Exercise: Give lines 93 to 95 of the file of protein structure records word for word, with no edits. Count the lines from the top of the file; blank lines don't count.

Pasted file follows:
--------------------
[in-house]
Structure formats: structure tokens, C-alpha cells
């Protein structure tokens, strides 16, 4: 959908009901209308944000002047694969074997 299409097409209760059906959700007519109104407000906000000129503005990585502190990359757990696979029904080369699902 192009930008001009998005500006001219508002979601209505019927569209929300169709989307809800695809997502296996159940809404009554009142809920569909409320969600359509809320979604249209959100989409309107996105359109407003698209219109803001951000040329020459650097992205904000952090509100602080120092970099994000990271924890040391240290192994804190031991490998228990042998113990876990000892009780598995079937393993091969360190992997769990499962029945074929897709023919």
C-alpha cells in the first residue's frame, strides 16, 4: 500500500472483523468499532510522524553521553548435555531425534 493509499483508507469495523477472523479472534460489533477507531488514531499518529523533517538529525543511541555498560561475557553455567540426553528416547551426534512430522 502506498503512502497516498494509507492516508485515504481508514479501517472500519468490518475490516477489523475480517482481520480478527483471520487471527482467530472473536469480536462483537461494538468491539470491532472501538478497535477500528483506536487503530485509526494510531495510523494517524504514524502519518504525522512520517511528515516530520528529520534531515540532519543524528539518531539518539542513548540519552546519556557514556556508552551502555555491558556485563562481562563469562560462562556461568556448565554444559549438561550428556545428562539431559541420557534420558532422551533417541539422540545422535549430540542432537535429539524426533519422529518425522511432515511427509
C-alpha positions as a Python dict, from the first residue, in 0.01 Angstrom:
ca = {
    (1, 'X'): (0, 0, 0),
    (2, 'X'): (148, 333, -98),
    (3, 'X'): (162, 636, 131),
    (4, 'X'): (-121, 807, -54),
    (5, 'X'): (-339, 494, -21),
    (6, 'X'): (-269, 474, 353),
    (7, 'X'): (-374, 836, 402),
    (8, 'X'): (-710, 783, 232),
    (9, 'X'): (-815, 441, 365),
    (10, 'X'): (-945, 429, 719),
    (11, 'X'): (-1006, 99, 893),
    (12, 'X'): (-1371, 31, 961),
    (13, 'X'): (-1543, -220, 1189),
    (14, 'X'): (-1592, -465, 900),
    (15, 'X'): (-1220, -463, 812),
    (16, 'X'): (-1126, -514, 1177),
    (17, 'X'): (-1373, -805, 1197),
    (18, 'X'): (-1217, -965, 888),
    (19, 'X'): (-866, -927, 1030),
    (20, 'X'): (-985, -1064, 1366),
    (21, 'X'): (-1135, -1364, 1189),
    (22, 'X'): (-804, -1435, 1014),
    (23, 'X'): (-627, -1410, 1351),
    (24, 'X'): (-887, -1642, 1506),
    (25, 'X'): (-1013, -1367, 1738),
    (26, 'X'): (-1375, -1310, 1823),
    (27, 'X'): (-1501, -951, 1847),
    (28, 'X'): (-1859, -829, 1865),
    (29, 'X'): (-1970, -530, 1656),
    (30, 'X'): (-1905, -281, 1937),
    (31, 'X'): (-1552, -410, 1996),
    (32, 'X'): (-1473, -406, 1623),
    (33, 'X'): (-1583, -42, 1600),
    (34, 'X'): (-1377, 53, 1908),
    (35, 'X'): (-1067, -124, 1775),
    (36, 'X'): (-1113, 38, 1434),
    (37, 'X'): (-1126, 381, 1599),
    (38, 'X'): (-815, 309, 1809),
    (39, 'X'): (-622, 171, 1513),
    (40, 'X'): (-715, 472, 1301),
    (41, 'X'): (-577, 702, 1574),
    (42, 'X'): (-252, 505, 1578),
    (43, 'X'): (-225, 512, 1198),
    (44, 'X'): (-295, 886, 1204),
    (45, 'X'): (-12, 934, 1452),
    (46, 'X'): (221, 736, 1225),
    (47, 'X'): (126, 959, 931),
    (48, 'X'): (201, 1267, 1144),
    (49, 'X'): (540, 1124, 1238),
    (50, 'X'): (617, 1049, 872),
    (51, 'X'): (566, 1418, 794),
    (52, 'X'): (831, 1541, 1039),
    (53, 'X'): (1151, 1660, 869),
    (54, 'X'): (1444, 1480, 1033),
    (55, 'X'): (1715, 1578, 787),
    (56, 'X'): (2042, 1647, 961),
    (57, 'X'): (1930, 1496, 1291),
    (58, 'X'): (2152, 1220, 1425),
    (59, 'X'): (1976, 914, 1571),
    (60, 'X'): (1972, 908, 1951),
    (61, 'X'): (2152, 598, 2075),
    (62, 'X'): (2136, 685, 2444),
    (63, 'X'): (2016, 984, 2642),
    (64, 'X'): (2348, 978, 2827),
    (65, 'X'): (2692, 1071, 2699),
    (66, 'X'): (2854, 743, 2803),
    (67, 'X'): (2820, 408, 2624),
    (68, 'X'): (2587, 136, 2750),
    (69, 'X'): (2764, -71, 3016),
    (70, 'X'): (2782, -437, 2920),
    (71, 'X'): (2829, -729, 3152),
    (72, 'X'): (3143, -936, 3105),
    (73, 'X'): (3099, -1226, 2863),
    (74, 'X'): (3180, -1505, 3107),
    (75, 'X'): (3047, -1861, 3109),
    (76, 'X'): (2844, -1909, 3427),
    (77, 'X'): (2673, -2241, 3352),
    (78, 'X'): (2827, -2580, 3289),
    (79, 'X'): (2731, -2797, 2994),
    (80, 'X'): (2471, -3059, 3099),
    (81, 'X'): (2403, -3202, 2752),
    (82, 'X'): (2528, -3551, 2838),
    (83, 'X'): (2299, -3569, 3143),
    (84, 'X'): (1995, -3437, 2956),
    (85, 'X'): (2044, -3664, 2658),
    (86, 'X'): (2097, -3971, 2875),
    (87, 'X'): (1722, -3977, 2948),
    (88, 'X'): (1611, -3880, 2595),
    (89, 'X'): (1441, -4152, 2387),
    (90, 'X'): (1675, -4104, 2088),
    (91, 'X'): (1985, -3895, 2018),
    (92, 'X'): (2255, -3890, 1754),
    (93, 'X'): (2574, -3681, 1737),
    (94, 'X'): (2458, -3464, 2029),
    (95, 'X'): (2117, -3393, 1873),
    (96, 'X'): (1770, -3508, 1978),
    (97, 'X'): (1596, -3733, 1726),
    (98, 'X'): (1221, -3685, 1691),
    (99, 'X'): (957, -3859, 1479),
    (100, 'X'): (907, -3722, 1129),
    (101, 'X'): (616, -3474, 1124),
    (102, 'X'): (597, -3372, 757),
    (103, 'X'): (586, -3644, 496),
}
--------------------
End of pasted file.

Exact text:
    (87, 'X'): (1722, -3977, 2948),
    (88, 'X'): (1611, -3880, 2595),
    (89, 'X'): (1441, -4152, 2387),